|Swans dancing and prancing at Park Rapids. Photo by Marianne Diericks.|
Winter’s the best time to watch trumpeter swans
By Lisa Meyers McClintick
|Photo by Marianne Diericks|
February ranks as one of the best months for viewing trumpeter swans, one of Minnesota’s most graceful and beautiful creatures. They’ve gathered by the thousands along Mississippi River in Monticello since resident Sheila Lawrence (dubbed “the swan lady”) began feeding them.
Where to watch wintering swans
Warm water discharged from the nuclear power plant keeps a stretch of the Mississippi River open in Monticello, which has long been the Midwest’s biggest gathering spot for trumpeters. With the swans’ comeback, they’re showing up in new locations with open water during winter’s cold snaps.
|Crow Wing River. Photo by Rik Meyers.|
It’s a handy location with close to 400 lakes in the area. That makes it easy for swans to head out and find their own lake for nesting and raising their young. It’s much harder to spot them in the summer behind high reeds and lakeside shrubs, but keep an eye out on Itasca State Park’s wildlife drive. You might get lucky.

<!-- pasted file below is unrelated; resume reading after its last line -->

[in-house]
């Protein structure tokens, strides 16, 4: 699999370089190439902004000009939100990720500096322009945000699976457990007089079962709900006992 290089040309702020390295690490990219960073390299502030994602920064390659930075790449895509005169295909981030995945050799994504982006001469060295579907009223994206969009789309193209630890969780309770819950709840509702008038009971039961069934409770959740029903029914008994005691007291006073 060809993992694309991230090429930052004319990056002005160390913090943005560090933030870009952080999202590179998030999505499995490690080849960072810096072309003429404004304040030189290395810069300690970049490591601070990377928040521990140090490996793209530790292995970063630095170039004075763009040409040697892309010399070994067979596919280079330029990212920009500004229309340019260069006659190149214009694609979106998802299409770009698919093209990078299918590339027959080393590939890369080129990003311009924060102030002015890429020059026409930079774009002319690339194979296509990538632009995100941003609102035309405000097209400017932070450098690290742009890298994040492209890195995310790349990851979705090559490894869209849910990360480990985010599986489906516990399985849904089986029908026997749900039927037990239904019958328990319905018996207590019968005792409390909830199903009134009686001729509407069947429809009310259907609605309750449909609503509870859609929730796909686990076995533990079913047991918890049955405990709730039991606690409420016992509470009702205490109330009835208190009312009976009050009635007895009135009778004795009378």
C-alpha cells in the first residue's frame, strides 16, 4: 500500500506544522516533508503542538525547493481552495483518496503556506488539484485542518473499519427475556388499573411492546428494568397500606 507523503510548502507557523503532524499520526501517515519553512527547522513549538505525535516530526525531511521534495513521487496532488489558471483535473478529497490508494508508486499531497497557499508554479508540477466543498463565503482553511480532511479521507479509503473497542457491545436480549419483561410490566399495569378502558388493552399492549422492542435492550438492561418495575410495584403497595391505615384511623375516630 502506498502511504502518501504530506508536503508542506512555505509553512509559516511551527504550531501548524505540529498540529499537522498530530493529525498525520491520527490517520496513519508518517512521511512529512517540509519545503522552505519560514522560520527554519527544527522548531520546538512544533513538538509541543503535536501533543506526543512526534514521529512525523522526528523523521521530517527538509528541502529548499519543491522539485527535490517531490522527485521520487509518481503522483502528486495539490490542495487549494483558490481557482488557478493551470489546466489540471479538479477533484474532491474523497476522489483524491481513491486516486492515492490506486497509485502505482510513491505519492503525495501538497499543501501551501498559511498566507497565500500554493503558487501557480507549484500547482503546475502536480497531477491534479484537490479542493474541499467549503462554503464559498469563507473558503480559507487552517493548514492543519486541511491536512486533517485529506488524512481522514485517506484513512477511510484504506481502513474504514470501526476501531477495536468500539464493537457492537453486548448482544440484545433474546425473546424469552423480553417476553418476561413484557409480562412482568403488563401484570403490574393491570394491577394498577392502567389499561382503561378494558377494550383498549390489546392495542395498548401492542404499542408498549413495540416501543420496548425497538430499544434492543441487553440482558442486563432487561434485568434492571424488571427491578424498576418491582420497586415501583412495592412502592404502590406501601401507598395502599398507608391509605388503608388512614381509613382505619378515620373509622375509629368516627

|Fish Hook River. Photos by Rik Meyers.|
It’s almost meditative, too, to stand and watch the ever-changing formations
- Best viewing times are often 10 a.m. and 3 p.m.
- Keep an eye on the sky when traveling Interstate 94 near Monticello. You may catch swans flying overhead.
- By mid-March, swans are often on their way to nesting grounds.
- In Monticello, park visitors are expected to stay behind the fence. Trumpeter swans spook easily and are skittish because they cannot maneuver their large bodies well.
- Swans are easy to see and enjoy without any special equipment, but binoculars are still nice to have.
- For more information on swans in general, go to www.trumpeterswansociety.org.
Update April 27, 2011
Sheila Lawrence, Monticello’s beloved “Swan Lady,” died from cancer on April 2. The community is collecting funds to help feed the swans next winter in her absence. Donations may be sent to: